Through volunteering, freshman education students gain teaching experience
March 6, 2018
Students in Education at the University are learning about serving the community early on in their respective undergraduate journeys.
Students enrolled in Identity and Difference in Education (EDUC 201) are placed somewhere in the community to volunteer as part of their final grade. Many of them end up volunteering in schools.
Anna Sellas, freshman in Education, volunteered at University Primary School once a week last semester as part of the EDUC 201 course.
Sellas said University Primary School was different than any school she has worked in or attended.
The unusual class structure was something Sellas had never been exposed to.
“The classes were grouped in K-1, K-2 (and) K-3, and K-4 (and) K-5, so there was a large age range. There were multiple teachers and volunteers in the room at the same time (and) the students had a large amount of freedom,” Sellas wrote in an email.
What surprised her the most was how the students were treated by their teachers and volunteers.
“The class didn’t seem to have much of a structure. Volunteers were discouraged from using the word ‘no’ in order to foster conscious choices — it was just a very interesting experience,” Sellas said.
In many ways, this volunteer experience pushed Sellas out of her comfort zone and posed a challenge she had never needed to overcome before.
Sellas said handling students usually comes quite naturally to her.
“I have worked in many different settings with all types of learners and thus have learned many effective disciplinary skills for students; however, at the University Primary School they had a different approach to discipline than I was used to,” Sellas said. “It was difficult to adjust to their style of facilitation when I was used to a much more traditional classroom dynamic.”
To attend the University Primary School, students must be a child of a University professor or student. Sellas said she felt a strong tie to the C-U community while volunteering because of this distinguishing factor.
Jack Bulthuis, freshman in Education, worked at a school as well but had a different experience than Sellas.
Bulthuis volunteered with SOAR, or Student Opportunities for After-School Resources. He also worked with bilingual students who speak Spanish and English.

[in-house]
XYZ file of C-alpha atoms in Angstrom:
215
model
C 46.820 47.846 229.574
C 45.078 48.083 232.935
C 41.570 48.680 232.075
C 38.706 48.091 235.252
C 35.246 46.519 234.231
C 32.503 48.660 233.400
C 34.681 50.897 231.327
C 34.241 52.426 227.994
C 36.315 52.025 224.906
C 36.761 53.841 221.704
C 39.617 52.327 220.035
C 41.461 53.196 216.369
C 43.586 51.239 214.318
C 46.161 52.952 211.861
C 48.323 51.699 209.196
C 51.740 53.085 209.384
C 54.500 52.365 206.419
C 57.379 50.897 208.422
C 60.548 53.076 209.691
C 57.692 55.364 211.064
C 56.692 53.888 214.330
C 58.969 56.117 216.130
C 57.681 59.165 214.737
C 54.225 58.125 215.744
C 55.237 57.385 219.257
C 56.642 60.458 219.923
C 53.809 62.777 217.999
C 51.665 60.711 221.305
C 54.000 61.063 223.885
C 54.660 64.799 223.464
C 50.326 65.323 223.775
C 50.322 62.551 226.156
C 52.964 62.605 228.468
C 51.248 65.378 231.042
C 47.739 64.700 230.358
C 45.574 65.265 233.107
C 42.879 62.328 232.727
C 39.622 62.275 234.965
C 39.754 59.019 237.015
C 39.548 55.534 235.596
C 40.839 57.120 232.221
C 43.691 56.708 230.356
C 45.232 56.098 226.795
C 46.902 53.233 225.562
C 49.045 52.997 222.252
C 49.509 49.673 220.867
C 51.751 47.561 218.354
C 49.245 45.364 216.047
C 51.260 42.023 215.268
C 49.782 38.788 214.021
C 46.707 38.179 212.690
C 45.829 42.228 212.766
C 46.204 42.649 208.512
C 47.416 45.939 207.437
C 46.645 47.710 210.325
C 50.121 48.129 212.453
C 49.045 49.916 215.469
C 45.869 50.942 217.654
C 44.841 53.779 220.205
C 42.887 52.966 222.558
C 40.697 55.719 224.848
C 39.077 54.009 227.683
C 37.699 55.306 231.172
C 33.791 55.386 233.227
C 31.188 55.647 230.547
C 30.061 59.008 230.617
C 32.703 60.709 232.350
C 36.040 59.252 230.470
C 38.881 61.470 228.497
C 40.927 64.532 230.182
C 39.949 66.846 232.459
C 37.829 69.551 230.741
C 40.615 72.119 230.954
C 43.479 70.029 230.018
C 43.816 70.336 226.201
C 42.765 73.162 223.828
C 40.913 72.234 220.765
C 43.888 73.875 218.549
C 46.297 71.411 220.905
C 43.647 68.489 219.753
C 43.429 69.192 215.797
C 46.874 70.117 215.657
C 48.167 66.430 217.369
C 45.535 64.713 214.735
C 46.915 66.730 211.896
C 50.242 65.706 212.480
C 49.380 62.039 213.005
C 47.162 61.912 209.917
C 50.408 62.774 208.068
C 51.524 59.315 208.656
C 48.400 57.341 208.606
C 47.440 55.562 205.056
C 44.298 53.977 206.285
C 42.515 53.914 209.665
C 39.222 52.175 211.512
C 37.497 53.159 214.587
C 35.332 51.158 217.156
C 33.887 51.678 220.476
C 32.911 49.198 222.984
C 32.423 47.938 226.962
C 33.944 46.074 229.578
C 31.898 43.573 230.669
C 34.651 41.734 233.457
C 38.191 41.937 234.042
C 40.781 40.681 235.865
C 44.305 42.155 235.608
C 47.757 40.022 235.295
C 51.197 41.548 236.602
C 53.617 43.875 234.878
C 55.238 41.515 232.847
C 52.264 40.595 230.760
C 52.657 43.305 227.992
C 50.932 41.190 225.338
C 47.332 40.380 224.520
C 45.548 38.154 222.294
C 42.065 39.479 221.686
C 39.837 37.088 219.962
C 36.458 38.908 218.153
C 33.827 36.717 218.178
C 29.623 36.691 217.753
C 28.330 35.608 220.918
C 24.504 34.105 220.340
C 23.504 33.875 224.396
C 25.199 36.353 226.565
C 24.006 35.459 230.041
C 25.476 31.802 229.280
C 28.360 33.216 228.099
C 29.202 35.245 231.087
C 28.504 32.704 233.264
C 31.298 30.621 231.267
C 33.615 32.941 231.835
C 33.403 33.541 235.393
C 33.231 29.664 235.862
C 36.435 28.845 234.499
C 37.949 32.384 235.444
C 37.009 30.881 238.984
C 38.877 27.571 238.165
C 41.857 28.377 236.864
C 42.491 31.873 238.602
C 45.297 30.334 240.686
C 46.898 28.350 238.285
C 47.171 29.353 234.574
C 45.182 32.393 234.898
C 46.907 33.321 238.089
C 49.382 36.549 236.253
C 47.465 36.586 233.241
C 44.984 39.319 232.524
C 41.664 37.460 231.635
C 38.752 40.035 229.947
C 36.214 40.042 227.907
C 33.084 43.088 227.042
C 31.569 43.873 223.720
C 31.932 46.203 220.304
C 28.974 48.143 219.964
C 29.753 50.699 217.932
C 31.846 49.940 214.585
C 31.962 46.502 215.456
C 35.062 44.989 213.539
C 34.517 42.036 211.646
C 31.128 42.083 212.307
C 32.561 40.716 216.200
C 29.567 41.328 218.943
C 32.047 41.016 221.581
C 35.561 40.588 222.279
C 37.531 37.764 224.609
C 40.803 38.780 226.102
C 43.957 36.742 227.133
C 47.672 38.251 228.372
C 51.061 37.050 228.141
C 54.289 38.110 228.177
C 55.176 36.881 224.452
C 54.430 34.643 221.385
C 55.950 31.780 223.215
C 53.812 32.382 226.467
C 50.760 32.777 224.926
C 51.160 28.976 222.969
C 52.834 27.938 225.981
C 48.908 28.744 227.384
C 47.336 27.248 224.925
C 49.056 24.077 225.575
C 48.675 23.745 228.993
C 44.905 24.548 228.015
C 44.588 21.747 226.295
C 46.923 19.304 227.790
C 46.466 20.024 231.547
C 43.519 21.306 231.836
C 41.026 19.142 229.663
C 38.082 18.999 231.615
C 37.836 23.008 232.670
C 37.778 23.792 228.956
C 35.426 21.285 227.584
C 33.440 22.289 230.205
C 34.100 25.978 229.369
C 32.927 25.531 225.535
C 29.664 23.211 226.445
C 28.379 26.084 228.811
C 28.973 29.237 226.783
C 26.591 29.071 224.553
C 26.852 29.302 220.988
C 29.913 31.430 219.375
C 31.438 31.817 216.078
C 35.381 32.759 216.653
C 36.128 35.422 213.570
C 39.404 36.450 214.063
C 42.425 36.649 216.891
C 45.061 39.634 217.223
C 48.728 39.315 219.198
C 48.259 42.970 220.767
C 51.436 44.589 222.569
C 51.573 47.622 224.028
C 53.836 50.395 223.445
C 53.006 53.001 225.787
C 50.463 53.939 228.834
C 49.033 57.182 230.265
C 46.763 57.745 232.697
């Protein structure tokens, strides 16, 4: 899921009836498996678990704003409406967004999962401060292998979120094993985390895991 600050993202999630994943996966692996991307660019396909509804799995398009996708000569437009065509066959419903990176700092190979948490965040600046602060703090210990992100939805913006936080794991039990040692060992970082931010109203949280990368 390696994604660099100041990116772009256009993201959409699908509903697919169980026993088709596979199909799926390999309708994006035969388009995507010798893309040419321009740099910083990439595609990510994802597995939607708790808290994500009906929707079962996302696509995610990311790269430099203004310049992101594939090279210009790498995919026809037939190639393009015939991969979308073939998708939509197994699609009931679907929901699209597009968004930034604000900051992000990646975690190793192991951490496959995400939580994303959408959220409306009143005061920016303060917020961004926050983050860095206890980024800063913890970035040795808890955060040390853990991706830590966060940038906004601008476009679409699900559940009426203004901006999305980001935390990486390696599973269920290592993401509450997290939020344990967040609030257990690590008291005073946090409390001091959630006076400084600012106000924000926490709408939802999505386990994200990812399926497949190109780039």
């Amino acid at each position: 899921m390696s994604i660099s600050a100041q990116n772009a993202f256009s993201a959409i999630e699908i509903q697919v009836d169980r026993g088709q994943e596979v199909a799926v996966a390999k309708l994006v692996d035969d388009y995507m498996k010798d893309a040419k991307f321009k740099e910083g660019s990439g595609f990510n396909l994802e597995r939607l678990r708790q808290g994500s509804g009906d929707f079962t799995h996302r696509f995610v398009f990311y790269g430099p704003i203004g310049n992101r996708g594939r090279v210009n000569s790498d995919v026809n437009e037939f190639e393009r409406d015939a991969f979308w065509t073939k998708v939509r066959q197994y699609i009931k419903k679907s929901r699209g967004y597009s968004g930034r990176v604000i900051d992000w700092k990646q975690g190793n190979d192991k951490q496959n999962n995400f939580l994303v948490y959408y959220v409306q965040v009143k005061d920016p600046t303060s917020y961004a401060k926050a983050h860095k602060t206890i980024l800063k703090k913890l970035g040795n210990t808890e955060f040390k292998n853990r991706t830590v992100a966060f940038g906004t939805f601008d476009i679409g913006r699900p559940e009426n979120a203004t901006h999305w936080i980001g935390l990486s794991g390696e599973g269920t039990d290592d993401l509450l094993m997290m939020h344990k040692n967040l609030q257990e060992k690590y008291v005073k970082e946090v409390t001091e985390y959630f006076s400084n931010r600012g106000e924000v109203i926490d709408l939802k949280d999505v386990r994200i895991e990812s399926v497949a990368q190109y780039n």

“I took Spanish in high school so that was kind of interesting to me, to see how they were already speaking both languages,” Bulthuis said.
Bulthuis said he usually did not have to call upon his Spanish speaking skills when he was working with a student above the third grade.
David McCormack, freshman in education, also volunteers with bilingual students at the International Prep Academy in Champaign, like Bulthuis. He is as an after-school mentor, so he is paired with a student who he helps with homework and reading; he even plays games with the students when homework is completed.
“I’ve always been really comfortable around children,” McCormack said. “I have a lot of siblings and a lot of cousins, so I feel like I connect with children pretty easily — I felt like I could be effective at that school.”
Although McCormack is not fluent in Spanish, he felt whatever skills he has with the language could be beneficial to the students at the International Prep Academy.
McCormack believed the most challenging part of working with a student as a mentor is building trust. Once that trust is established and a relationship is built, it is easier to ask the student to perform tasks and have them understand what is being asked and why.
He said one thing to remember is that the mentor does not come first in that particular situation. It is vital to focus on the child’s needs.
McCormack said it is important to remember not to become frustrated with the children either. He said as long as you are genuine and true to yourself, you will build an honest relationship with a child and have a positive impact on them at this very important time in their lives.
Bulthuis chose to work with young children because he felt it would not only be beneficial, but also the most fun for him as a pre-elementary education major.
“You learn about yourself and … (which) teaching techniques work for you, and (which techniques) don’t,” Bulthuis said.
Bulthuis feels volunteering with the SOAR program was a good fit for him because he was able to get experience in a classroom as a freshman.
“It’s nice to go into your major full on and have 20 volunteer hours that are just … with the community,” Bulthuis said.
The most important thing Bulthuis learned from his volunteer experience was having patience.
“There would be some days where I was working with two boys that were best friends and they would always … start picking on each other, start touching each other … it just took some time,” Bulthuis said.
However, Bulthuis recommended volunteering with children to anybody who is interested in doing it.
“Definitely do it; it’s worth it. Little kids aren’t as much work as you really think — it’s more of just having fun with them and keeping them on task,” Bulthuis said.